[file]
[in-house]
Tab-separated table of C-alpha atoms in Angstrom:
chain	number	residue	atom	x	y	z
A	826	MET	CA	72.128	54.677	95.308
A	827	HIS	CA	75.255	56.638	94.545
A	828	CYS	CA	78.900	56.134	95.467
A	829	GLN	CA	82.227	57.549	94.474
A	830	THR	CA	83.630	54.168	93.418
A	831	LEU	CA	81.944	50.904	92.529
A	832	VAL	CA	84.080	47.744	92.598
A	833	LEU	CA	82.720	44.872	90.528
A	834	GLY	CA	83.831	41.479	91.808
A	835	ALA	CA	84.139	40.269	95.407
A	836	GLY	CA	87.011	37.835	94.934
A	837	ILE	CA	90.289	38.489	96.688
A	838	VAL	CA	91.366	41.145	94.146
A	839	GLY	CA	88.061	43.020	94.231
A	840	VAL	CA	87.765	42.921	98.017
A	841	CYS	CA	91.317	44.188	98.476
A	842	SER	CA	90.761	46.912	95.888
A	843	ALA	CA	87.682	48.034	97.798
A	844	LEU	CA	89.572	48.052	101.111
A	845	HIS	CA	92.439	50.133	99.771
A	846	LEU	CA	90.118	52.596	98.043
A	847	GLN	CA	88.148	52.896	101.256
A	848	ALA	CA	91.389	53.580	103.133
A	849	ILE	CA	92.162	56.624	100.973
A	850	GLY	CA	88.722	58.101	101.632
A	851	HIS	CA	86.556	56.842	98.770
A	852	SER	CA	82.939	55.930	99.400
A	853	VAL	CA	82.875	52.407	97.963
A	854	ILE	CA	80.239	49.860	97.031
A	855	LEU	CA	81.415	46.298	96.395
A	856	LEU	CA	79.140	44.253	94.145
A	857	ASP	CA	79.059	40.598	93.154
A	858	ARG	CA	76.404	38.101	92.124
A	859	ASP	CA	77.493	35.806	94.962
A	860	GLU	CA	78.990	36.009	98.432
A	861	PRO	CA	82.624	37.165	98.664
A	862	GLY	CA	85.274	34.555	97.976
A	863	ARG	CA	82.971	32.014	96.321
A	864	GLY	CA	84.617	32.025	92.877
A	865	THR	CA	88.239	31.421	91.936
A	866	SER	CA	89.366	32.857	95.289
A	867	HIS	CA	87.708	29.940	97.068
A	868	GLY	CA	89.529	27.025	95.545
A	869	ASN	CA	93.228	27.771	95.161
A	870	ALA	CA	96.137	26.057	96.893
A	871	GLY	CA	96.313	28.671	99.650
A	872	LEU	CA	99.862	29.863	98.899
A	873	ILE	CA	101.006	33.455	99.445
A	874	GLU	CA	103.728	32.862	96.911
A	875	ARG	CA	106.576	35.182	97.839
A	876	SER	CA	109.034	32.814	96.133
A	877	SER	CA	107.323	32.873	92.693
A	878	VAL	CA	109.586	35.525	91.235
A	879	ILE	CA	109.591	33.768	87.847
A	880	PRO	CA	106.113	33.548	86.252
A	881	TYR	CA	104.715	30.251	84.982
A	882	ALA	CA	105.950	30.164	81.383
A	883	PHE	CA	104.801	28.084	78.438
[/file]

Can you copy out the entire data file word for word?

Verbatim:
[in-house]
Tab-separated table of C-alpha atoms in Angstrom:
chain	number	residue	atom	x	y	z
A	826	MET	CA	72.128	54.677	95.308
A	827	HIS	CA	75.255	56.638	94.545
A	828	CYS	CA	78.900	56.134	95.467
A	829	GLN	CA	82.227	57.549	94.474
A	830	THR	CA	83.630	54.168	93.418
A	831	LEU	CA	81.944	50.904	92.529
A	832	VAL	CA	84.080	47.744	92.598
A	833	LEU	CA	82.720	44.872	90.528
A	834	GLY	CA	83.831	41.479	91.808
A	835	ALA	CA	84.139	40.269	95.407
A	836	GLY	CA	87.011	37.835	94.934
A	837	ILE	CA	90.289	38.489	96.688
A	838	VAL	CA	91.366	41.145	94.146
A	839	GLY	CA	88.061	43.020	94.231
A	840	VAL	CA	87.765	42.921	98.017
A	841	CYS	CA	91.317	44.188	98.476
A	842	SER	CA	90.761	46.912	95.888
A	843	ALA	CA	87.682	48.034	97.798
A	844	LEU	CA	89.572	48.052	101.111
A	845	HIS	CA	92.439	50.133	99.771
A	846	LEU	CA	90.118	52.596	98.043
A	847	GLN	CA	88.148	52.896	101.256
A	848	ALA	CA	91.389	53.580	103.133
A	849	ILE	CA	92.162	56.624	100.973
A	850	GLY	CA	88.722	58.101	101.632
A	851	HIS	CA	86.556	56.842	98.770
A	852	SER	CA	82.939	55.930	99.400
A	853	VAL	CA	82.875	52.407	97.963
A	854	ILE	CA	80.239	49.860	97.031
A	855	LEU	CA	81.415	46.298	96.395
A	856	LEU	CA	79.140	44.253	94.145
A	857	ASP	CA	79.059	40.598	93.154
A	858	ARG	CA	76.404	38.101	92.124
A	859	ASP	CA	77.493	35.806	94.962
A	860	GLU	CA	78.990	36.009	98.432
A	861	PRO	CA	82.624	37.165	98.664
A	862	GLY	CA	85.274	34.555	97.976
A	863	ARG	CA	82.971	32.014	96.321
A	864	GLY	CA	84.617	32.025	92.877
A	865	THR	CA	88.239	31.421	91.936
A	866	SER	CA	89.366	32.857	95.289
A	867	HIS	CA	87.708	29.940	97.068
A	868	GLY	CA	89.529	27.025	95.545
A	869	ASN	CA	93.228	27.771	95.161
A	870	ALA	CA	96.137	26.057	96.893
A	871	GLY	CA	96.313	28.671	99.650
A	872	LEU	CA	99.862	29.863	98.899
A	873	ILE	CA	101.006	33.455	99.445
A	874	GLU	CA	103.728	32.862	96.911
A	875	ARG	CA	106.576	35.182	97.839
A	876	SER	CA	109.034	32.814	96.133
A	877	SER	CA	107.323	32.873	92.693
A	878	VAL	CA	109.586	35.525	91.235
A	879	ILE	CA	109.591	33.768	87.847
A	880	PRO	CA	106.113	33.548	86.252
A	881	TYR	CA	104.715	30.251	84.982
A	882	ALA	CA	105.950	30.164	81.383
A	883	PHE	CA	104.801	28.084	78.438